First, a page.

Cat Music studio is by no means a huge work area, but the lack of large spaces to record in doesn’t strike Catt as a hindrance: “I recorded the drums in a booth, which is very small. The walls were so close to the mics that I didn’t think I’d get a good room sound, but they ended up sounding great. My setup was pretty standard, and I wasn’t going for a particularly huge stereo spread.” And traditional it was: Catt claims that the standby Shure SM57 was placed on the top head of the snare, and the old faithful AKG D112 was stuck in the bass drum, about six inches back from the beater head. As tracking in a vocal booth is hardly a scenario conducive to huge sound, Catt decided to mic each piece of the kit individually, minus the crashes: “I used a couple cheap AKG [D220s] on the toms, a Beyerdynamic MC740 on the hi-hats, and put up a matched pair of [AKG] C 451Bs as overheads.”


Catt’s clients regard him as an incredibly efficient engineer, and he attributes his ability to streamline a project to a case of gear xenophobia — he avoids integrating new gear into his workspace, or even updating his software, at all costs. “I am very difficult to seduce with new technology,” Catt confesses, “so I don’t just run out and get the next new, great thing. In fact, I’ve just bought another Atari! I found this guy in the north of England who is Atari mad, and he rackmounts old Atari STEs. When all I need is a MIDI sequencer, I’ll still use an Atari.”

Catt’s tracking platform of choice is Soundscape. “I’ve been working in Soundscape on a PC for years, and it is absolutely reliable. Hand on my heart; it has never crashed on me. The converters in Soundscape are really good,” he observes. “However, there is no MIDI sequencer in [Soundscape], which is a bit of a nuisance. If the tune is a sequence-based thing, I’ll usually start in Cubase.”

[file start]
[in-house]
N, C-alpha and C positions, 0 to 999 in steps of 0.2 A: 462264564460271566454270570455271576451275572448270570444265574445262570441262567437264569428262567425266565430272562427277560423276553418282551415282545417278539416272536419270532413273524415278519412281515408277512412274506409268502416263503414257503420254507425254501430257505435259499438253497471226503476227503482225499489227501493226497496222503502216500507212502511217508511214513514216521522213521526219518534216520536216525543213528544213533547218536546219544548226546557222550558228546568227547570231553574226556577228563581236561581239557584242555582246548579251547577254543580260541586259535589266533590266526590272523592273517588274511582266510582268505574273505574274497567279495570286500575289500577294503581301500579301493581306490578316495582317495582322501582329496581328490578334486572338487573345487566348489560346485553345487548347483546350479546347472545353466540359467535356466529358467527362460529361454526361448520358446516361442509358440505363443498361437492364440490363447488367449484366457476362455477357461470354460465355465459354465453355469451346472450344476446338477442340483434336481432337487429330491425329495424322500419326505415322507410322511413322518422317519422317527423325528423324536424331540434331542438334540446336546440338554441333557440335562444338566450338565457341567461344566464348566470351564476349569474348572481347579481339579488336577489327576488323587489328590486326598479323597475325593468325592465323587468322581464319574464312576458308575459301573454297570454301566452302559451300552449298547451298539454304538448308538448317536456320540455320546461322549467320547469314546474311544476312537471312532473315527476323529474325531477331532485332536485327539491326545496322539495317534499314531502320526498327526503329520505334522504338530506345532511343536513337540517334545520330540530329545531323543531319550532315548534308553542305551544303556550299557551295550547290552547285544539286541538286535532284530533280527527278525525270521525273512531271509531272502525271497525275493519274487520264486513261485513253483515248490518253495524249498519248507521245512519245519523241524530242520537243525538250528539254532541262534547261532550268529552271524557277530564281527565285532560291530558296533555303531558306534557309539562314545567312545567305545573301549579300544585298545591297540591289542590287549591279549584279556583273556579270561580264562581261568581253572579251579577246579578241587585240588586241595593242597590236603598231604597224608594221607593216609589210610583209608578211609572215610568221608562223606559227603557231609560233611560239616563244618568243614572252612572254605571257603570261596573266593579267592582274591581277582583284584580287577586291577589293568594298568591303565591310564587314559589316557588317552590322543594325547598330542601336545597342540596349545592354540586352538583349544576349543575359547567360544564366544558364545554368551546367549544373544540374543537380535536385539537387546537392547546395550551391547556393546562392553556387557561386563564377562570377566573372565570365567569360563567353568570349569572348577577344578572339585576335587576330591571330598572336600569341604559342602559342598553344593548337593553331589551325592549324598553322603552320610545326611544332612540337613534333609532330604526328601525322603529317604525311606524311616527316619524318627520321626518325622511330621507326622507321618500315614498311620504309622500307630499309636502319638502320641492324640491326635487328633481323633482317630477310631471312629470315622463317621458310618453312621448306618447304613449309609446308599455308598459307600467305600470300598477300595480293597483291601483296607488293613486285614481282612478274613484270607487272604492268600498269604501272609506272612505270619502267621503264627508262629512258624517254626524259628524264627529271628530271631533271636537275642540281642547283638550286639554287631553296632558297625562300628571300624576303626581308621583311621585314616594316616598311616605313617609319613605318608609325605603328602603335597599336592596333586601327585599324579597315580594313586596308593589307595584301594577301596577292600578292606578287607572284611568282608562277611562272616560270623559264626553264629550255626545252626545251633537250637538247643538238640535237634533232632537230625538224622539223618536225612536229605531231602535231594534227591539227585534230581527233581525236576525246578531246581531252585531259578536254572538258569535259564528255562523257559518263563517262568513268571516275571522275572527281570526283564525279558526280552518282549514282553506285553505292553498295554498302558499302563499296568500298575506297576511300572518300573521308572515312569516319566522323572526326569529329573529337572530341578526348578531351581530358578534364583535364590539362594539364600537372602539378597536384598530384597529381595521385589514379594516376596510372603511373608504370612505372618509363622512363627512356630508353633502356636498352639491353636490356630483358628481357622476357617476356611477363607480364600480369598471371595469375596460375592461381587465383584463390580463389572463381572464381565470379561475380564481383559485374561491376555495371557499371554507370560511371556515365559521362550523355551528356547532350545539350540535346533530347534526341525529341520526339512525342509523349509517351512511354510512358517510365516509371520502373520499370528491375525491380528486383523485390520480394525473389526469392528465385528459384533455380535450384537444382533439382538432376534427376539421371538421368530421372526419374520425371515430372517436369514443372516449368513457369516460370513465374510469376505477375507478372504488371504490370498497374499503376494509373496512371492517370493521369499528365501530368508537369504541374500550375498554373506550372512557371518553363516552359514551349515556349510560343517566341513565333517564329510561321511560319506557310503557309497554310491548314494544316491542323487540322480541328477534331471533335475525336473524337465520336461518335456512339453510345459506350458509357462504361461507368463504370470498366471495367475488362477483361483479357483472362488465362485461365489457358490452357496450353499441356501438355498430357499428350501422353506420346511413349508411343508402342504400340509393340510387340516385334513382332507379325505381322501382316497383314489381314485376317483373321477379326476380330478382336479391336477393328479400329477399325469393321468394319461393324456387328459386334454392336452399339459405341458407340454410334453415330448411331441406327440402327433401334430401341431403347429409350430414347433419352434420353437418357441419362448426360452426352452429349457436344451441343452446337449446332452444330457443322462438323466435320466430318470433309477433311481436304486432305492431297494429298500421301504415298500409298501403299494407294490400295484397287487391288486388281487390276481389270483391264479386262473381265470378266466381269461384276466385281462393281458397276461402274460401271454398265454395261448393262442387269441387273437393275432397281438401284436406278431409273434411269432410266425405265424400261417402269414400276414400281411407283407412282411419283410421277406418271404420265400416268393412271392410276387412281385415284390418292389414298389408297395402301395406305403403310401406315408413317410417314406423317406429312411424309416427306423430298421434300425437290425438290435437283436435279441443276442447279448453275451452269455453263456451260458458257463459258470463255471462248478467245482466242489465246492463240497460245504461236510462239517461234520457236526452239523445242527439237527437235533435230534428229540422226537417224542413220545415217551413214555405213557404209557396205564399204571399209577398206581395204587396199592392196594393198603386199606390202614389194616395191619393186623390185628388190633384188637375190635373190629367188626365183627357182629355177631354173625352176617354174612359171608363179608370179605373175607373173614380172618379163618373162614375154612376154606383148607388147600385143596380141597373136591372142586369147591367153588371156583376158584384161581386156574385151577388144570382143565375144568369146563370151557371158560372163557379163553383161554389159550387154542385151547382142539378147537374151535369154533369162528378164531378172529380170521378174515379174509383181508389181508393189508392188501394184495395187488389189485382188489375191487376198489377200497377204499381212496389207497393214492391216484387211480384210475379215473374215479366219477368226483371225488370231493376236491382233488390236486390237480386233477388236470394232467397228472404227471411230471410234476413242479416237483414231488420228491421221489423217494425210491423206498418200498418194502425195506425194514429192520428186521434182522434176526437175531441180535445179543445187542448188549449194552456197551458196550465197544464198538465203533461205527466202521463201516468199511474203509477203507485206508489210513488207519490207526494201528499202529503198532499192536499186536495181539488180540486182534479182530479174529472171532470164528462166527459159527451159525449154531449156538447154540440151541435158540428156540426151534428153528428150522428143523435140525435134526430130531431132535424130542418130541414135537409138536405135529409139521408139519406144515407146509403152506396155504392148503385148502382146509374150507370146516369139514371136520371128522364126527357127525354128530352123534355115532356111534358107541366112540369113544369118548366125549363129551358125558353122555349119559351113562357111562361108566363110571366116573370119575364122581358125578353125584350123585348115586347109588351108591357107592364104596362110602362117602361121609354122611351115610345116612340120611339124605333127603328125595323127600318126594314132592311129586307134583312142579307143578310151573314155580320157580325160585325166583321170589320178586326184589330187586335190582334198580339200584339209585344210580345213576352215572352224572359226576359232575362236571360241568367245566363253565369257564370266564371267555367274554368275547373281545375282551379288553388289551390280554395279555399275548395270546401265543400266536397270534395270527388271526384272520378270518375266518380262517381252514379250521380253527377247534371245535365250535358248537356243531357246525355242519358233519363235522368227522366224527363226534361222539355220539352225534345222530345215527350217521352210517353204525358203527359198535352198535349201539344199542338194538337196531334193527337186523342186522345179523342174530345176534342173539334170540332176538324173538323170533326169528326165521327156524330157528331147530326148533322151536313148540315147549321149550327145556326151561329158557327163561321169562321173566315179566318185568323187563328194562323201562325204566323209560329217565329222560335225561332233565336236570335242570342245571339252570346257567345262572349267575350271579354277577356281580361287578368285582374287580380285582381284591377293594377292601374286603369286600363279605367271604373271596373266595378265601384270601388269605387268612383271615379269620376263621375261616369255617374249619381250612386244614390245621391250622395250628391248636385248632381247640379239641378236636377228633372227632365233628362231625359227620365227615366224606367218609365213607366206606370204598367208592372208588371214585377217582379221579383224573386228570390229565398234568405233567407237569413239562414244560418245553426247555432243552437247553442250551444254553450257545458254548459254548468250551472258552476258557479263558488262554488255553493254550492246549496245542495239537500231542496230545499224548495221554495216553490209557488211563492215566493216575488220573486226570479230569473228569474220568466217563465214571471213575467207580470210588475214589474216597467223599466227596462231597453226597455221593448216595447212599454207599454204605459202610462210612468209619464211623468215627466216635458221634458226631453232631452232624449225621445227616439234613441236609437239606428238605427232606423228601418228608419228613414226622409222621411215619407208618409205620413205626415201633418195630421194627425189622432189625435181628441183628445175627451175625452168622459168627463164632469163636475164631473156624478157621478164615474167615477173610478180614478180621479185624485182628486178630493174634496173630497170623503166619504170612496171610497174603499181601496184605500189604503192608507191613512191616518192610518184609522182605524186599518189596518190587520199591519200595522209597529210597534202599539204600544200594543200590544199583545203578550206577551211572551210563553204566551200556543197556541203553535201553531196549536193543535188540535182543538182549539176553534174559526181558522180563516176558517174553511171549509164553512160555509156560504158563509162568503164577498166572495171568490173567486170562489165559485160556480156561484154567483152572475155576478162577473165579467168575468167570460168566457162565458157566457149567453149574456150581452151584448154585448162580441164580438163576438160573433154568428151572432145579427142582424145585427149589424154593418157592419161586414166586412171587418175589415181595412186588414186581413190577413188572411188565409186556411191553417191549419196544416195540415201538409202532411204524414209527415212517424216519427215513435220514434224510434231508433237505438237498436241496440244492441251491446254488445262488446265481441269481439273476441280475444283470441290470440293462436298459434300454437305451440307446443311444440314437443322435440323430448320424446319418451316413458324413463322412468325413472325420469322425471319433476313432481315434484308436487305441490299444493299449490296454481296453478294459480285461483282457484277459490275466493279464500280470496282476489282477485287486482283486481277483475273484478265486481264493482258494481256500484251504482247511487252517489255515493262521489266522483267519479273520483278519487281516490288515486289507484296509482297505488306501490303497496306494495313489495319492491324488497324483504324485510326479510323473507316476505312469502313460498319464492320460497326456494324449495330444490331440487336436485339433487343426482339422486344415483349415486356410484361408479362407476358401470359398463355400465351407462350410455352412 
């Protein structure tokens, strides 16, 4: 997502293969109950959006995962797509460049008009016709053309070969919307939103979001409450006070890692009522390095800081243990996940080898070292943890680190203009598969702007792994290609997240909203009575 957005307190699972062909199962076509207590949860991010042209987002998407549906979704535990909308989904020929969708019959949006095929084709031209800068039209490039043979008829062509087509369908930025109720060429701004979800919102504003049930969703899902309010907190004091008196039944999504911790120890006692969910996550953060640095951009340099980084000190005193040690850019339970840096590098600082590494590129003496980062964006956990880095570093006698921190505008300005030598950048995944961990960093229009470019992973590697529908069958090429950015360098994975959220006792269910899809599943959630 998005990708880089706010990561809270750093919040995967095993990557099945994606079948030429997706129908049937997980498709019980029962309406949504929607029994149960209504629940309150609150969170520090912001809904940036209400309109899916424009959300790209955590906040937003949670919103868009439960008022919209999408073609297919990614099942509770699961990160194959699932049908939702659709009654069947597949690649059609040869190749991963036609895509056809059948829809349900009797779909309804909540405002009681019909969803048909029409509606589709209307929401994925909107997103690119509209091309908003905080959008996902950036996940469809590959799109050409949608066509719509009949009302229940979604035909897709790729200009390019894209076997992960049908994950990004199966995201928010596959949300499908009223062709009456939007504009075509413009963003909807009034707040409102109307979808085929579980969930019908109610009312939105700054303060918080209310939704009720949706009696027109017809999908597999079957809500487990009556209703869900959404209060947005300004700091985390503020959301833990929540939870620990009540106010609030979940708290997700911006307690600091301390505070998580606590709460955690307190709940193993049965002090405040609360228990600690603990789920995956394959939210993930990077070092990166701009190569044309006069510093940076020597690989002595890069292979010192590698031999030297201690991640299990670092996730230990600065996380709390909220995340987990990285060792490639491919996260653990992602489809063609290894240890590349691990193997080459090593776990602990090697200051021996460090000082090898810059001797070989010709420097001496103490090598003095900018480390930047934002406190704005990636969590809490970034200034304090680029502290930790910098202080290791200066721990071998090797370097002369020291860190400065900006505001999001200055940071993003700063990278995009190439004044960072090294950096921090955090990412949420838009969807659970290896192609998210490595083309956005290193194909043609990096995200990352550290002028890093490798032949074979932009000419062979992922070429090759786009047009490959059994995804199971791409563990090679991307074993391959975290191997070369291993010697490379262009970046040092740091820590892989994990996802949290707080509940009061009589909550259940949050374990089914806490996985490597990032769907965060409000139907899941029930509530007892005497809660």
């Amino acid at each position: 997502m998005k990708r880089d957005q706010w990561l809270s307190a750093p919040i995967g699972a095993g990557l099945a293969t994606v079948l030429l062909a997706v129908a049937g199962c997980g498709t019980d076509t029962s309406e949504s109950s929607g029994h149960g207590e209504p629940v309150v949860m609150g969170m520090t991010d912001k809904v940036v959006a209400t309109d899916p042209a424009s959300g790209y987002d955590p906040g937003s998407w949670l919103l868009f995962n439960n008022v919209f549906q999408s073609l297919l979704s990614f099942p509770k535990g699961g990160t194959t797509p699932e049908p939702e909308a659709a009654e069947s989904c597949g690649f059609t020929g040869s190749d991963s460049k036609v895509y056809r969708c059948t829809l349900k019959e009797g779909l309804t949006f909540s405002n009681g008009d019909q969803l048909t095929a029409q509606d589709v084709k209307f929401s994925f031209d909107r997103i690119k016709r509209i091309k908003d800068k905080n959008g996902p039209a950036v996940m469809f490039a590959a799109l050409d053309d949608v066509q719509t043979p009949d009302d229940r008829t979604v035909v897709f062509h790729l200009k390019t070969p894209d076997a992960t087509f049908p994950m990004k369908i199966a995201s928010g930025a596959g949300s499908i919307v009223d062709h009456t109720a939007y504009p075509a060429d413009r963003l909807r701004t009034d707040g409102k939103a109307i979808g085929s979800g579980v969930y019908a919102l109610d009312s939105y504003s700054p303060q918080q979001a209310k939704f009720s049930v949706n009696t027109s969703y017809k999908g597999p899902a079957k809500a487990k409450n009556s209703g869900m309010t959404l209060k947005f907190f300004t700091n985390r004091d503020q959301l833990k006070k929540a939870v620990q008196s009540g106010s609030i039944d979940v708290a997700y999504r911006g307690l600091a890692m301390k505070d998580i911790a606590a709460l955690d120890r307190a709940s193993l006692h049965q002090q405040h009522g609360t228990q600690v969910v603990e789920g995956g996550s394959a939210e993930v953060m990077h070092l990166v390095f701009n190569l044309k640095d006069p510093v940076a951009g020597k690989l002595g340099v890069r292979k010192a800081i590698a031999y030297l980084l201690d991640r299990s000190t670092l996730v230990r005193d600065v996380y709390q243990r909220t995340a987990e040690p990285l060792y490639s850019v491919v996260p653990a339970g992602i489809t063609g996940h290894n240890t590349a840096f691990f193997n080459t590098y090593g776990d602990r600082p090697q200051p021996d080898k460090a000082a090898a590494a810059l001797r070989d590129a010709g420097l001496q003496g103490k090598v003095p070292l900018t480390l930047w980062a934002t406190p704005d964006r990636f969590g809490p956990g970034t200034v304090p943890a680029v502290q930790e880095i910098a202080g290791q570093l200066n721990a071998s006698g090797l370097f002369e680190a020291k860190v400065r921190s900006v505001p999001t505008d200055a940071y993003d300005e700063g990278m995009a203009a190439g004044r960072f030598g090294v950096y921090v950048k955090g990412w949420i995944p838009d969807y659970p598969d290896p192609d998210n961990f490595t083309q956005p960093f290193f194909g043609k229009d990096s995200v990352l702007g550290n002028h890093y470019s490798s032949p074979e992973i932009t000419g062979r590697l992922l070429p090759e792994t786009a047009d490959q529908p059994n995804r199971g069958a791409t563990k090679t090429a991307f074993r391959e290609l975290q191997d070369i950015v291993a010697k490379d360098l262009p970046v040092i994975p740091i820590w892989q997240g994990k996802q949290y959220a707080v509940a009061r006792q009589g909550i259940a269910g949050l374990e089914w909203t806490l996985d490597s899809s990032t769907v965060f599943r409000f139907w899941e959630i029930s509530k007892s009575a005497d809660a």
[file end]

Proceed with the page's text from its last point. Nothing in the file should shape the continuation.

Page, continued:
Catt has been working with MIDI sequencing for much longer than many of his peers, and having programmed most of the parts in real time in the past, a sense of programming danger is a cornerstone to his style — and he does everything to retain that urgency in spite of technological leaps. “One of the techniques I use now, which I never used to do, is to print the MIDI parts as audio first, then work with audio entirely. I just find it’s quicker that way. I used to keep things off tape until the bitter end, and if I had a big arrangement going with lots of MIDI, I would just save it and make it recordable later. So if I’m happy with a sound now, I’ll put it on Soundscape and forget about it.”


What Have You Done Today . . . was originally mixed in stereo rather than in 5.1, as originally proposed by the band, solely because Catt doesn’t currently have the facilities at his studio to accommodate a full surround mix. However, the band rectified this situation during a live performance at London’s Barbican Hall, in front of a sold out audience, by tracking the entirety of the soundtrack live and then remixing the soundtrack to allow for two rear channels — channels Catt tells us were used almost solely for the effect of increasing ambient space.

But whether it’s a standard album, a film soundtrack, or a remix of a live performance married to an existing recording, what is most evident in all of Catt’s productions is an extraordinary sense of space and depth. As all producers know, dimension can be the most difficult aspect of a band to translate into a recording. When Catt’s is posed with the question “How do you get your albums to sound so deep?” he doesn’t have to ponder for long, as he swears the secret lies first in the construction of the song and, secondly, in not going overboard with overdubs: “If the arrangement, the performance, is right, getting a good mix becomes much, much easier. When things start sounding crowded and have difficulty breathing it’s usually because there are too many things going in the mix.”